I have been a long-time user of spaced-repetition tools for committing things to long-term memory. During my university years, I wrote cards in Supermemo for all of my courses, and it was the secret weapon to my performance. Today, I use Anki, and it continues to be a key tool for compounding my knowledge in data science and retaining the vast amount of information required for success in the field.
I’m so excited about spaced repetition, I even have a feature on my website that I built to share my data science Anki decks with the world, organized by source: Download my Brain! I’m also running a Spaced Repetition Newsletter that will provide the latest news and links related to Anki, tips on using Anki, and ideas related to spaced repetition and productive learning.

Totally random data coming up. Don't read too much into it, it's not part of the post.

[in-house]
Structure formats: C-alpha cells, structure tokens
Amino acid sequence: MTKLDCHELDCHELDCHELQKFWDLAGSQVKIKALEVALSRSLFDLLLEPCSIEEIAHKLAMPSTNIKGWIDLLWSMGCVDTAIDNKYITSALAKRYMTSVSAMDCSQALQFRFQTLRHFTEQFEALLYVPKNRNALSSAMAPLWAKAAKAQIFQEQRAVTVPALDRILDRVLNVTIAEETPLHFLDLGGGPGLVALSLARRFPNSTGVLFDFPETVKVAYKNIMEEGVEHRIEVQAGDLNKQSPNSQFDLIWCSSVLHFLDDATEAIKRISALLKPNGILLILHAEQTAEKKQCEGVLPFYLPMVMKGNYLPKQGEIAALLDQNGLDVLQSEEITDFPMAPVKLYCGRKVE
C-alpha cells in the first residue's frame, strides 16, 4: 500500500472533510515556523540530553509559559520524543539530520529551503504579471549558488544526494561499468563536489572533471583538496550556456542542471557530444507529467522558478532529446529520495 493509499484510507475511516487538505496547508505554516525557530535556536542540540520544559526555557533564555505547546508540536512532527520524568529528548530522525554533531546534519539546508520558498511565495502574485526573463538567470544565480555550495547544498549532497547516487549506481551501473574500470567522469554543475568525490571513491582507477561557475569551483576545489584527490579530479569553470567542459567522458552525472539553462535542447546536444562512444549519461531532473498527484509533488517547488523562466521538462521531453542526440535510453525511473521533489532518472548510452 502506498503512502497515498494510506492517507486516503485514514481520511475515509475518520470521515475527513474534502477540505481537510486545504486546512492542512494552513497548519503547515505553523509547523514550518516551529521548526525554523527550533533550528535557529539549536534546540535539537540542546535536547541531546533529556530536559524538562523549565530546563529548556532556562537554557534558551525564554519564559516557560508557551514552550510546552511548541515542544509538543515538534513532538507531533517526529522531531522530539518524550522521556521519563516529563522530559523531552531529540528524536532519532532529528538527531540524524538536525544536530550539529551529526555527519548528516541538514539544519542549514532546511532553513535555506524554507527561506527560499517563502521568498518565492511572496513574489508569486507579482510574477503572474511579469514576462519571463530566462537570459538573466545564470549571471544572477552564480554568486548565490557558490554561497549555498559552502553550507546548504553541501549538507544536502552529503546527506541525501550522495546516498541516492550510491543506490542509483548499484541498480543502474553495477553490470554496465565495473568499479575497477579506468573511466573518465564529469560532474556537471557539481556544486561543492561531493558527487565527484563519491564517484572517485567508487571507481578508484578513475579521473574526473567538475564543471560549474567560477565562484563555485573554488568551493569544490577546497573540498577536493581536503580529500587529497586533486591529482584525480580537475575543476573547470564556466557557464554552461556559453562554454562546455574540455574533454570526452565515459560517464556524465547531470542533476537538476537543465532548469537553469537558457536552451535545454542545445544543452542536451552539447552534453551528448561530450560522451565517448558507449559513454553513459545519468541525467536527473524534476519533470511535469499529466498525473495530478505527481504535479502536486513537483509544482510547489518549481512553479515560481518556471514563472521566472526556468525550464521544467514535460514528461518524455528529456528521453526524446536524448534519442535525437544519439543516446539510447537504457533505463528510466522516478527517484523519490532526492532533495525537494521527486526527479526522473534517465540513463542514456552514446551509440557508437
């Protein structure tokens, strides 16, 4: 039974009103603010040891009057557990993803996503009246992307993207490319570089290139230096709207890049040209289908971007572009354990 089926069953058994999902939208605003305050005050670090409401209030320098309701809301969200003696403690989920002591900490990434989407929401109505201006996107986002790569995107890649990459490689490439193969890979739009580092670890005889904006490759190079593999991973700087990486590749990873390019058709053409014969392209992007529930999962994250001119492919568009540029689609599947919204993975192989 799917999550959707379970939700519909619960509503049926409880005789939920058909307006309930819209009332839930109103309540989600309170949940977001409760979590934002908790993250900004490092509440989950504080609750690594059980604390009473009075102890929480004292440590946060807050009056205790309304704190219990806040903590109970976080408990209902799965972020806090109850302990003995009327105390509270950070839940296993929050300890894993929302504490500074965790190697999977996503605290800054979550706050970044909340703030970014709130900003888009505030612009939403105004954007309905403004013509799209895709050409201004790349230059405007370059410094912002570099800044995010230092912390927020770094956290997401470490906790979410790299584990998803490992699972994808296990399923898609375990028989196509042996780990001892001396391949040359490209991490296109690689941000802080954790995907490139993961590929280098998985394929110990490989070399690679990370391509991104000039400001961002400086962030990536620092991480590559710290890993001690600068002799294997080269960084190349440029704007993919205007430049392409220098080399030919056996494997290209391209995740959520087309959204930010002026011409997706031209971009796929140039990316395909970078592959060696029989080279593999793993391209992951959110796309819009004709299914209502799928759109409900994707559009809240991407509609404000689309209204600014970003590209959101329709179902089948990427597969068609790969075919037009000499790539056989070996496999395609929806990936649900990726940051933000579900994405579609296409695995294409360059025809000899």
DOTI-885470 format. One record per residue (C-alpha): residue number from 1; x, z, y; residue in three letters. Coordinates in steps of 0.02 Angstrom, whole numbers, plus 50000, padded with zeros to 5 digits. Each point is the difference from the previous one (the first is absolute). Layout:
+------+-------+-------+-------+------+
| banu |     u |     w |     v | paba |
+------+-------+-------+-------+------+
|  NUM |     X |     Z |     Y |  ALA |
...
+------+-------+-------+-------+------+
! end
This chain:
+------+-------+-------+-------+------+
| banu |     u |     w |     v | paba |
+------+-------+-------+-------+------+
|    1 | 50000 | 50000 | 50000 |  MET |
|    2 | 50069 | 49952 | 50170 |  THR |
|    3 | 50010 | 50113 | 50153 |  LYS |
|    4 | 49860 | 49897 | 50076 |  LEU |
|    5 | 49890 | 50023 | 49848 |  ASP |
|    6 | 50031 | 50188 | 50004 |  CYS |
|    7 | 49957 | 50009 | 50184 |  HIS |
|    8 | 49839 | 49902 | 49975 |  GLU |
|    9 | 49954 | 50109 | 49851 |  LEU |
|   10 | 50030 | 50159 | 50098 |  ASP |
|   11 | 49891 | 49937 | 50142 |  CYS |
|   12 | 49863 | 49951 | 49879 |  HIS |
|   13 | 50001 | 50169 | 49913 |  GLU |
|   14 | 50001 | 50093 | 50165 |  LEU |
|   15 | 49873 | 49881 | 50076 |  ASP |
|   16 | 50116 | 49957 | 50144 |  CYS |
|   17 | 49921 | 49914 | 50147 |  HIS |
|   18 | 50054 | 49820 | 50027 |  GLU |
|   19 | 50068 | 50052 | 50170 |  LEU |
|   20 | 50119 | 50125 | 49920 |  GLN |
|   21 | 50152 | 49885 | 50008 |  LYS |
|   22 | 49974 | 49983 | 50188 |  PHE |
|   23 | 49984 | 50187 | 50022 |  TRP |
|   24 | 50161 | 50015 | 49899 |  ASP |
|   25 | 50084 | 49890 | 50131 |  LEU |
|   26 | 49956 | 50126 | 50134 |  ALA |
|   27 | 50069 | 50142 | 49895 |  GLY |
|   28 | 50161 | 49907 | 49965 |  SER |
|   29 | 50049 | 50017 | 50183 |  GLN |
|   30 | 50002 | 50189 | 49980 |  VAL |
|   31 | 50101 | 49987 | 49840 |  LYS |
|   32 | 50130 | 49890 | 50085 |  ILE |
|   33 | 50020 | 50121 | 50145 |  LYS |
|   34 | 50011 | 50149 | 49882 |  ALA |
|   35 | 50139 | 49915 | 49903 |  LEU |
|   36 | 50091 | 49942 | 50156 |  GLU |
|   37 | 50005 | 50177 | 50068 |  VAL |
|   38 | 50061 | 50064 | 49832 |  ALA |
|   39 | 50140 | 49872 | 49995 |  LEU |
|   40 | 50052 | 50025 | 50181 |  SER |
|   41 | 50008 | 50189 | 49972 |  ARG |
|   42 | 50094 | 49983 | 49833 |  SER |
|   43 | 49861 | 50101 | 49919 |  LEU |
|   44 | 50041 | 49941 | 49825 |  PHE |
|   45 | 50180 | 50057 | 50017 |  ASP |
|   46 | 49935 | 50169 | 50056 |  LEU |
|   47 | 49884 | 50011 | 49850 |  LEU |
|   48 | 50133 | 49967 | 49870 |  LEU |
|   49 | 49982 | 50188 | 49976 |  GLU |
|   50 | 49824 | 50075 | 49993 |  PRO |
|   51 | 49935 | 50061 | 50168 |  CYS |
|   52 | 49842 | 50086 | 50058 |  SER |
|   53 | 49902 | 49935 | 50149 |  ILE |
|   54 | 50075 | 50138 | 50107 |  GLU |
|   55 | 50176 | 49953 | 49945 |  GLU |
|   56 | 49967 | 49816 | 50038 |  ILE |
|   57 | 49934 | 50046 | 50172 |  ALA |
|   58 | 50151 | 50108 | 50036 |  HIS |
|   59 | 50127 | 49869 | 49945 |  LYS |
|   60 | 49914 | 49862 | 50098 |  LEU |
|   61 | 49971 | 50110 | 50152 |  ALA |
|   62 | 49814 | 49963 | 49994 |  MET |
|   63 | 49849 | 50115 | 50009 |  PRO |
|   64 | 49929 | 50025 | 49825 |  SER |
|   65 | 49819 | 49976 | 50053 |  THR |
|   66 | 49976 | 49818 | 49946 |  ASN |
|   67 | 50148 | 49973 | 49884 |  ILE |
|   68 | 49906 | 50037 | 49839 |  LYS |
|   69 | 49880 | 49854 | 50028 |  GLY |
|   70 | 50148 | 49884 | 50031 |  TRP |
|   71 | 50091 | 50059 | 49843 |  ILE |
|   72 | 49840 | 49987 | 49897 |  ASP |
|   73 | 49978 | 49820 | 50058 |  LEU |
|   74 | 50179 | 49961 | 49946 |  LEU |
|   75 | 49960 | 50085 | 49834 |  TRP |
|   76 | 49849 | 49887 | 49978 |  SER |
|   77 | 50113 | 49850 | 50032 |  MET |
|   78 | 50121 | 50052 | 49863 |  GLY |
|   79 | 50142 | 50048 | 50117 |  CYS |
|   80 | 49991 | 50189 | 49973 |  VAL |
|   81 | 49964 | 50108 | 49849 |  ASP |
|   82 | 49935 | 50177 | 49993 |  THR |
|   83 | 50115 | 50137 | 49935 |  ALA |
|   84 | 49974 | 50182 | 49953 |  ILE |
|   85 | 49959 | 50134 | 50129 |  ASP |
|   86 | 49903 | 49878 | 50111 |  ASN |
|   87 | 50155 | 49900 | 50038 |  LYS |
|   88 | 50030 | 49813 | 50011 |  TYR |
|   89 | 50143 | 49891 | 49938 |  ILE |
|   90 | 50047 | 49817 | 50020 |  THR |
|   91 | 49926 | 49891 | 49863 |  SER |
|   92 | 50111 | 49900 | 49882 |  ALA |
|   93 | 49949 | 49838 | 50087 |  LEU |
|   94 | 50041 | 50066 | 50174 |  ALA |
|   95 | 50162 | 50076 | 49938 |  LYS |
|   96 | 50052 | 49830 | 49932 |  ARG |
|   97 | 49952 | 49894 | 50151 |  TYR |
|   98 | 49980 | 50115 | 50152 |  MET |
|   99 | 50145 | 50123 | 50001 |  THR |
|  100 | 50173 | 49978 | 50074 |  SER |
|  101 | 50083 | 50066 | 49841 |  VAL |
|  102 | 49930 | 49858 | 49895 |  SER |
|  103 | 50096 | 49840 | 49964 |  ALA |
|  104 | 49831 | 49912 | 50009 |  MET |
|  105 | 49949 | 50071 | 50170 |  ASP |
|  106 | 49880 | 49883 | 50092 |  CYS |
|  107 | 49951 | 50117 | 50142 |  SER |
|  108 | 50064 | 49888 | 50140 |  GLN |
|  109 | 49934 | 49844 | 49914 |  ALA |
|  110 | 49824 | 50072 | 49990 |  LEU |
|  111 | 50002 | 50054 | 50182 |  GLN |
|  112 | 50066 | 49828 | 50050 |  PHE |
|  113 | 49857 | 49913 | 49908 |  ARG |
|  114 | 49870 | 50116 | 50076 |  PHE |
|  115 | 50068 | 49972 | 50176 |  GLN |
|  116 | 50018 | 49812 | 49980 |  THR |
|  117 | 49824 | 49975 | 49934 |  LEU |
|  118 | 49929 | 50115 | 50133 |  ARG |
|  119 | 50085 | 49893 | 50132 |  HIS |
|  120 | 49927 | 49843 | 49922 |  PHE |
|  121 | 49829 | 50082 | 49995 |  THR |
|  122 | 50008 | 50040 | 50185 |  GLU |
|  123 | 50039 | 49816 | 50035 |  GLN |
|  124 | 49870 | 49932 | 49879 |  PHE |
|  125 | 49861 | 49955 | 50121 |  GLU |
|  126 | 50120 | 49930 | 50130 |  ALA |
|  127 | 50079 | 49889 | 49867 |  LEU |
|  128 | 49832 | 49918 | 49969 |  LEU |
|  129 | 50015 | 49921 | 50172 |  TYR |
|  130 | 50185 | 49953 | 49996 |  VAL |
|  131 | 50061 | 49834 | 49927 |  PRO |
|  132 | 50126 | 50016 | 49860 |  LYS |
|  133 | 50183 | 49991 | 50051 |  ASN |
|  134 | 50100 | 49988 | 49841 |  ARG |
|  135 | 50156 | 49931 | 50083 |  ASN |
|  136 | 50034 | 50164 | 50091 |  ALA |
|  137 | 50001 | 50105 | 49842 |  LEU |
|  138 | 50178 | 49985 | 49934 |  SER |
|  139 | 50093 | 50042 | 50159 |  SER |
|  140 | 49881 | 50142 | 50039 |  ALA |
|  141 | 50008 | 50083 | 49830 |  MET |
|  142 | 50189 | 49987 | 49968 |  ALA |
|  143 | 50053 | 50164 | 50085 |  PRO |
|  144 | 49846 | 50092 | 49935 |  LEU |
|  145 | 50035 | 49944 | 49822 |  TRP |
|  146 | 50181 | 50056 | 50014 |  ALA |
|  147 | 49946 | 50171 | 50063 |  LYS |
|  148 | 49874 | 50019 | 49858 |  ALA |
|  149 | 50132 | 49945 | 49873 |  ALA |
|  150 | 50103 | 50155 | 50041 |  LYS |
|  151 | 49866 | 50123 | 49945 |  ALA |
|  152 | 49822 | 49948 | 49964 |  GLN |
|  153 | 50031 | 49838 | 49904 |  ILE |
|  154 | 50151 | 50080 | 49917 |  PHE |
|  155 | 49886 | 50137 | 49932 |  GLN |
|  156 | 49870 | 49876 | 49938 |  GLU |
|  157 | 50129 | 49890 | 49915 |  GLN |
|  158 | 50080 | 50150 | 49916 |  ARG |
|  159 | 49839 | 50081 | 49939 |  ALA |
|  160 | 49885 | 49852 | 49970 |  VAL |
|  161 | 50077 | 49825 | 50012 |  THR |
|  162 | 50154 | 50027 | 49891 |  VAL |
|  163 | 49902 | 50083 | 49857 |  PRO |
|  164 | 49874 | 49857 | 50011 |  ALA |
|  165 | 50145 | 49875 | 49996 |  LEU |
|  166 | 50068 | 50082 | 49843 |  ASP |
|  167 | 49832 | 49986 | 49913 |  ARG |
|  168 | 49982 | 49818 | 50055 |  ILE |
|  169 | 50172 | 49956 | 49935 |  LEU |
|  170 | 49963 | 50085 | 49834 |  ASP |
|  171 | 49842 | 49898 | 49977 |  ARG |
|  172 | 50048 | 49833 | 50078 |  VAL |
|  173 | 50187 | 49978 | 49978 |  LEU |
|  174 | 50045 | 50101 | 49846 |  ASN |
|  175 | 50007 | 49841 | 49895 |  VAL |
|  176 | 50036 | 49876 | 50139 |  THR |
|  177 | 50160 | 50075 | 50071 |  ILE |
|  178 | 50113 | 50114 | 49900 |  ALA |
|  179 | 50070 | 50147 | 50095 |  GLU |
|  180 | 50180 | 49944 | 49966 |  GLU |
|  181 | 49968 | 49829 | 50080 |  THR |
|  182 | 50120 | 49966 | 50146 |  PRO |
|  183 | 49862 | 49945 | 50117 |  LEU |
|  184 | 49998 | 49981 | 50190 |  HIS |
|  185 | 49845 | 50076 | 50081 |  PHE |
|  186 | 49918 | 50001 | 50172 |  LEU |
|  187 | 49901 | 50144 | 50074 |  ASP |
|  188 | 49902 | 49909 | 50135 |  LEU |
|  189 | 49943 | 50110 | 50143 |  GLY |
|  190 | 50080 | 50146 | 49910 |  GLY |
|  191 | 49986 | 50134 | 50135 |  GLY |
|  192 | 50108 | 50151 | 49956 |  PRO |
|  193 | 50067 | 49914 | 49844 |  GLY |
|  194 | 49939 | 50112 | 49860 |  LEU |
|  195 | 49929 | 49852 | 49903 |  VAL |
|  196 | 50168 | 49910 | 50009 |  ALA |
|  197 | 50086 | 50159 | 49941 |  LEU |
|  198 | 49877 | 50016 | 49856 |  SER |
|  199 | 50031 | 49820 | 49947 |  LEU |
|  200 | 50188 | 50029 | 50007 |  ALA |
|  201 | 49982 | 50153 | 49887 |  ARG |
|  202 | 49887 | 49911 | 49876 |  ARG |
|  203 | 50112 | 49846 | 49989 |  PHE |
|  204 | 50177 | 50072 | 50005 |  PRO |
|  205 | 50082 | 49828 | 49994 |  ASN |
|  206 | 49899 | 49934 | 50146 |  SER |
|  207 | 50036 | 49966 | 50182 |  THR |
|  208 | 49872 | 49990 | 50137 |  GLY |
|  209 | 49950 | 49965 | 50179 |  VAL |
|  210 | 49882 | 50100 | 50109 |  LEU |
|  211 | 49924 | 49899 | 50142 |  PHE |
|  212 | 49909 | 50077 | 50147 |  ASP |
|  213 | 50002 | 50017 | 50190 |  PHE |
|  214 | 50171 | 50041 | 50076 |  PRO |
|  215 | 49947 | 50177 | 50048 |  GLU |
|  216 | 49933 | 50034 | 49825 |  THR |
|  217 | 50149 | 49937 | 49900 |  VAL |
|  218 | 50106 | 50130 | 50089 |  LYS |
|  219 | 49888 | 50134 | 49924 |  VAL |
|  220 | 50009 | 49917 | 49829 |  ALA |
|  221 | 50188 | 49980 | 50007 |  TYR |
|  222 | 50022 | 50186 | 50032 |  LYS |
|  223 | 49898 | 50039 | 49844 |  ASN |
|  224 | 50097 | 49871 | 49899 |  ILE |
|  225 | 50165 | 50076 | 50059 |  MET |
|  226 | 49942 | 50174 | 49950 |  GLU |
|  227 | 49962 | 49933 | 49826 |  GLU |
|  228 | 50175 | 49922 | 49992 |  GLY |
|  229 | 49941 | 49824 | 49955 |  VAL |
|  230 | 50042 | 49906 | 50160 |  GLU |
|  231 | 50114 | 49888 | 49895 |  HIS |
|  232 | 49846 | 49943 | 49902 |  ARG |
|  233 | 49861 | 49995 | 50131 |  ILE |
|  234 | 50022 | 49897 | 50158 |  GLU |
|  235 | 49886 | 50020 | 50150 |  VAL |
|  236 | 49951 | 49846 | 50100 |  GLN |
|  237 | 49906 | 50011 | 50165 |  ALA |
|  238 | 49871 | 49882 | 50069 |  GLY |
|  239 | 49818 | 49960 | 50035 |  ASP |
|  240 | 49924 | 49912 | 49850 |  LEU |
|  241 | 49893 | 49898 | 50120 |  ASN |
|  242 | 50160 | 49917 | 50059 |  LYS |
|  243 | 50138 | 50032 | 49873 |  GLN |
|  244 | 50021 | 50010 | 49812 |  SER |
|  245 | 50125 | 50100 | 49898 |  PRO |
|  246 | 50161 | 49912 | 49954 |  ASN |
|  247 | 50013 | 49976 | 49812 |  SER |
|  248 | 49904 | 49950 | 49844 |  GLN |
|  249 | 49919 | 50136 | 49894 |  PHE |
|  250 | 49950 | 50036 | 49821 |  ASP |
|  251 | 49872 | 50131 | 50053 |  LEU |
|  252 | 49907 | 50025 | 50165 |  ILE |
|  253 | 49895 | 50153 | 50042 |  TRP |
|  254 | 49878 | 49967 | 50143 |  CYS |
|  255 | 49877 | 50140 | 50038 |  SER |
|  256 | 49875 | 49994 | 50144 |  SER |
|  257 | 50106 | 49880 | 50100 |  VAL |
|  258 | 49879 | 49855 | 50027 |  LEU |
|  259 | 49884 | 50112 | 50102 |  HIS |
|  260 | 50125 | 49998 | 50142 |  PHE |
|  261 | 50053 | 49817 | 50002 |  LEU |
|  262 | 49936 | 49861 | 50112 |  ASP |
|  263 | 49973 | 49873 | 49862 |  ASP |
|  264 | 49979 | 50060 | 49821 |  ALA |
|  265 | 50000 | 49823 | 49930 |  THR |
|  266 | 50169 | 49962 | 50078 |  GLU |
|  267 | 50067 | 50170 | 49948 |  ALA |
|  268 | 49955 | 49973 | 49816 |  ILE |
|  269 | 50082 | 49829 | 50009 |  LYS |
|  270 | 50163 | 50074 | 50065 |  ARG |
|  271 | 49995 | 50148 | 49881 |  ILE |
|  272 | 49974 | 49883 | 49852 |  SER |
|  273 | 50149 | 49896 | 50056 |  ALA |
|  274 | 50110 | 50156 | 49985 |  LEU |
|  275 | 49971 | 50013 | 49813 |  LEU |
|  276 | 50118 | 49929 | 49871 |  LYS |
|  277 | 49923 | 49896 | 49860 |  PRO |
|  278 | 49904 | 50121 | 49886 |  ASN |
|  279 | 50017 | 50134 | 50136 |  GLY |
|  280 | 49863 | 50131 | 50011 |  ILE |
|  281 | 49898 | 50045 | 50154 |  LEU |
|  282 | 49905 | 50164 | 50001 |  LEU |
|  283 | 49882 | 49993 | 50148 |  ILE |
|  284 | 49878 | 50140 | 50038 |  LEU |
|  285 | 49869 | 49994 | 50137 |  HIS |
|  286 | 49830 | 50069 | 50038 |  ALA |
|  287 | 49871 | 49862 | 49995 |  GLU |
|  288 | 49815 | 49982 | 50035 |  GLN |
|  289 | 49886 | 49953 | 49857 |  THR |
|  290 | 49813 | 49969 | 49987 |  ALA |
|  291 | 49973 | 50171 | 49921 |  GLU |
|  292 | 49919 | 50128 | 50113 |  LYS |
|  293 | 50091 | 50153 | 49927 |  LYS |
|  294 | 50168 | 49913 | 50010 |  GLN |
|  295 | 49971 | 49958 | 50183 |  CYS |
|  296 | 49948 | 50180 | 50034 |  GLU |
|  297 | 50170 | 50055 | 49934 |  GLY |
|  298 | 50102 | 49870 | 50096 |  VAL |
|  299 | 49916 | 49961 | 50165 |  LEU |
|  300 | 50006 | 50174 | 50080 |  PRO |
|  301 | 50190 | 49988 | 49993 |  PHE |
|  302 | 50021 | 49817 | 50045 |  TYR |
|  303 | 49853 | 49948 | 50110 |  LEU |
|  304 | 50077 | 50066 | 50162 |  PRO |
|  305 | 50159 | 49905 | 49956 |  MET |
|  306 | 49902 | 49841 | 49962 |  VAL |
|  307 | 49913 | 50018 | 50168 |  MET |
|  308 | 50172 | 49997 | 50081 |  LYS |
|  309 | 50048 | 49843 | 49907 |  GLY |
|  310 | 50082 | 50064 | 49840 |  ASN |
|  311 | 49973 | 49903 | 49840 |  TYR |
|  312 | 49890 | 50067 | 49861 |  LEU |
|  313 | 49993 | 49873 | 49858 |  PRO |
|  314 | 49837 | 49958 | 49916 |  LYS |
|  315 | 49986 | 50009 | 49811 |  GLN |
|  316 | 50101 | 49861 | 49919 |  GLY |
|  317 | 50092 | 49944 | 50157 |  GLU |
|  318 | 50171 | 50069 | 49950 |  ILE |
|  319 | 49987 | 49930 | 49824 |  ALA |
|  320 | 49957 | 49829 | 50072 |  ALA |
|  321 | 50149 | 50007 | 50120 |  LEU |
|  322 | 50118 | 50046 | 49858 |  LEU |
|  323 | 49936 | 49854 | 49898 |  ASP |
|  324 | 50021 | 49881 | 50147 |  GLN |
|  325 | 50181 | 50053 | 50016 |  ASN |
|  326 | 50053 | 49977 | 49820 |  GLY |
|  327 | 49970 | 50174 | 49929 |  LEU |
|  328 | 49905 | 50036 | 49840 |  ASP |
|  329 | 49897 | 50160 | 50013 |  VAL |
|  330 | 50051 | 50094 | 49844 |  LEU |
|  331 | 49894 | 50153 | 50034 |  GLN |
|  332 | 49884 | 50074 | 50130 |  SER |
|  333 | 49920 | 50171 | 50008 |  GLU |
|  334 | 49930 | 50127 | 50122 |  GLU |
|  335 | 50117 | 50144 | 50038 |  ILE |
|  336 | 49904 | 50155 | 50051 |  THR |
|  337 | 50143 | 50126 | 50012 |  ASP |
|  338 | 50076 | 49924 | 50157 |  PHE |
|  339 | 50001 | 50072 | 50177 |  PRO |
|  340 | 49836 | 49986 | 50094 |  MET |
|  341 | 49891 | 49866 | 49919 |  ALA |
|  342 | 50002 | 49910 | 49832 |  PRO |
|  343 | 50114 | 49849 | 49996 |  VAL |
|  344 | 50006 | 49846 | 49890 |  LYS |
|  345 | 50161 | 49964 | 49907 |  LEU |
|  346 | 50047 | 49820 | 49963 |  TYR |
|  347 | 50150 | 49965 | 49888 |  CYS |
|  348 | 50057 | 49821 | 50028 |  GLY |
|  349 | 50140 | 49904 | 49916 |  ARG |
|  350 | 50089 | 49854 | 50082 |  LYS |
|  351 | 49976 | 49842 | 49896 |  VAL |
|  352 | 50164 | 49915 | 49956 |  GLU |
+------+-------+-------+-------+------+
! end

Idea #3 – Keep a commonplace book
A commonplace book is a place where you store wisdom or interesting things you’ve read or heard from others, or have thought about yourself. I’ve written previously about the benefits of keeping a commonplace book and a summary of my personal commonplace book system that involves a spaced-repetition-esque component (I wrote code to email myself 5 randomly selected commonplace book notes from my collection). Lots of others have written about them as well (here is a good article from Ryan Holiday, which is where I first heard about this idea).
A commonplace book is similar to spaced repetition in that it’s a tool to help you retain more of the important things that you learn. It also provides you with a body of material you can draw from, which is particularly valuable if you are a writer.
I personally use my commonplace book system to hold long-form wisdom that doesn’t lend itself well to flash card quizzing.
Idea #4 – Use commitment contracts